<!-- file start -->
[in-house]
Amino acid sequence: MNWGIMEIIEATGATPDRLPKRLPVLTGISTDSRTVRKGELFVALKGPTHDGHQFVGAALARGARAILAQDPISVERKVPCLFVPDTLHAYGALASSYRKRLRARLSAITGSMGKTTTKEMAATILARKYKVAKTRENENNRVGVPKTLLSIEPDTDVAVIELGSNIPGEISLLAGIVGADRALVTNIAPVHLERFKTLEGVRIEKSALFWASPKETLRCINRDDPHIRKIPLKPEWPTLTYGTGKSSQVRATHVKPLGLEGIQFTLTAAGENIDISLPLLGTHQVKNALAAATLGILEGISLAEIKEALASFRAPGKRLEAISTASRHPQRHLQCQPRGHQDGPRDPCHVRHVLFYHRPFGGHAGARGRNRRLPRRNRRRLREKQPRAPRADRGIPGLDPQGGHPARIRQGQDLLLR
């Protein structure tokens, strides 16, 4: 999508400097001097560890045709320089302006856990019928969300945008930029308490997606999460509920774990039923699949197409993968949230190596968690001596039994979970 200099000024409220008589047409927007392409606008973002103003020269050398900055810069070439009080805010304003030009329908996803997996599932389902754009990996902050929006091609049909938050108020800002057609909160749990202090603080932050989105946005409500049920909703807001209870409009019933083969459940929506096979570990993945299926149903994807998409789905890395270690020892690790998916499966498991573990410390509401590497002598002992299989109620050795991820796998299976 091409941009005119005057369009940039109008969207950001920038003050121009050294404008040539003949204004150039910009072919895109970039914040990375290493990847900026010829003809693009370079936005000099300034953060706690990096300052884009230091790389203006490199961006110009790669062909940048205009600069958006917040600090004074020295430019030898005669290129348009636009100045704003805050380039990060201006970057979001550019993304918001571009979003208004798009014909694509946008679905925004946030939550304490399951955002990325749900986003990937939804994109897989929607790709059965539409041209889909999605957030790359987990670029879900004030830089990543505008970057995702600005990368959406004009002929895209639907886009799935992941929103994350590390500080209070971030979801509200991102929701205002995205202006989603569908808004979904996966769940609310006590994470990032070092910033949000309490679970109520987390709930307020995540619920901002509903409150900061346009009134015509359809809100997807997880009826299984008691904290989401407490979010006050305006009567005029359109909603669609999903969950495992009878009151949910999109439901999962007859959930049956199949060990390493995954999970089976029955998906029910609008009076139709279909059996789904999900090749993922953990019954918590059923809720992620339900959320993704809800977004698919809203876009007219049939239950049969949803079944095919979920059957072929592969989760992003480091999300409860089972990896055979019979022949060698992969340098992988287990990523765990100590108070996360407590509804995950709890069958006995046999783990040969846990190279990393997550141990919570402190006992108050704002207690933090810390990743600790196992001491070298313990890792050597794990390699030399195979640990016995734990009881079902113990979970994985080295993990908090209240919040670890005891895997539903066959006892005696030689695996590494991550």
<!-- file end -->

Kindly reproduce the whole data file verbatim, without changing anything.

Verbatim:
[in-house]
Amino acid sequence: MNWGIMEIIEATGATPDRLPKRLPVLTGISTDSRTVRKGELFVALKGPTHDGHQFVGAALARGARAILAQDPISVERKVPCLFVPDTLHAYGALASSYRKRLRARLSAITGSMGKTTTKEMAATILARKYKVAKTRENENNRVGVPKTLLSIEPDTDVAVIELGSNIPGEISLLAGIVGADRALVTNIAPVHLERFKTLEGVRIEKSALFWASPKETLRCINRDDPHIRKIPLKPEWPTLTYGTGKSSQVRATHVKPLGLEGIQFTLTAAGENIDISLPLLGTHQVKNALAAATLGILEGISLAEIKEALASFRAPGKRLEAISTASRHPQRHLQCQPRGHQDGPRDPCHVRHVLFYHRPFGGHAGARGRNRRLPRRNRRRLREKQPRAPRADRGIPGLDPQGGHPARIRQGQDLLLR
């Protein structure tokens, strides 16, 4: 999508400097001097560890045709320089302006856990019928969300945008930029308490997606999460509920774990039923699949197409993968949230190596968690001596039994979970 200099000024409220008589047409927007392409606008973002103003020269050398900055810069070439009080805010304003030009329908996803997996599932389902754009990996902050929006091609049909938050108020800002057609909160749990202090603080932050989105946005409500049920909703807001209870409009019933083969459940929506096979570990993945299926149903994807998409789905890395270690020892690790998916499966498991573990410390509401590497002598002992299989109620050795991820796998299976 091409941009005119005057369009940039109008969207950001920038003050121009050294404008040539003949204004150039910009072919895109970039914040990375290493990847900026010829003809693009370079936005000099300034953060706690990096300052884009230091790389203006490199961006110009790669062909940048205009600069958006917040600090004074020295430019030898005669290129348009636009100045704003805050380039990060201006970057979001550019993304918001571009979003208004798009014909694509946008679905925004946030939550304490399951955002990325749900986003990937939804994109897989929607790709059965539409041209889909999605957030790359987990670029879900004030830089990543505008970057995702600005990368959406004009002929895209639907886009799935992941929103994350590390500080209070971030979801509200991102929701205002995205202006989603569908808004979904996966769940609310006590994470990032070092910033949000309490679970109520987390709930307020995540619920901002509903409150900061346009009134015509359809809100997807997880009826299984008691904290989401407490979010006050305006009567005029359109909603669609999903969950495992009878009151949910999109439901999962007859959930049956199949060990390493995954999970089976029955998906029910609008009076139709279909059996789904999900090749993922953990019954918590059923809720992620339900959320993704809800977004698919809203876009007219049939239950049969949803079944095919979920059957072929592969989760992003480091999300409860089972990896055979019979022949060698992969340098992988287990990523765990100590108070996360407590509804995950709890069958006995046999783990040969846990190279990393997550141990919570402190006992108050704002207690933090810390990743600790196992001491070298313990890792050597794990390699030399195979640990016995734990009881079902113990979970994985080295993990908090209240919040670890005891895997539903066959006892005696030689695996590494991550």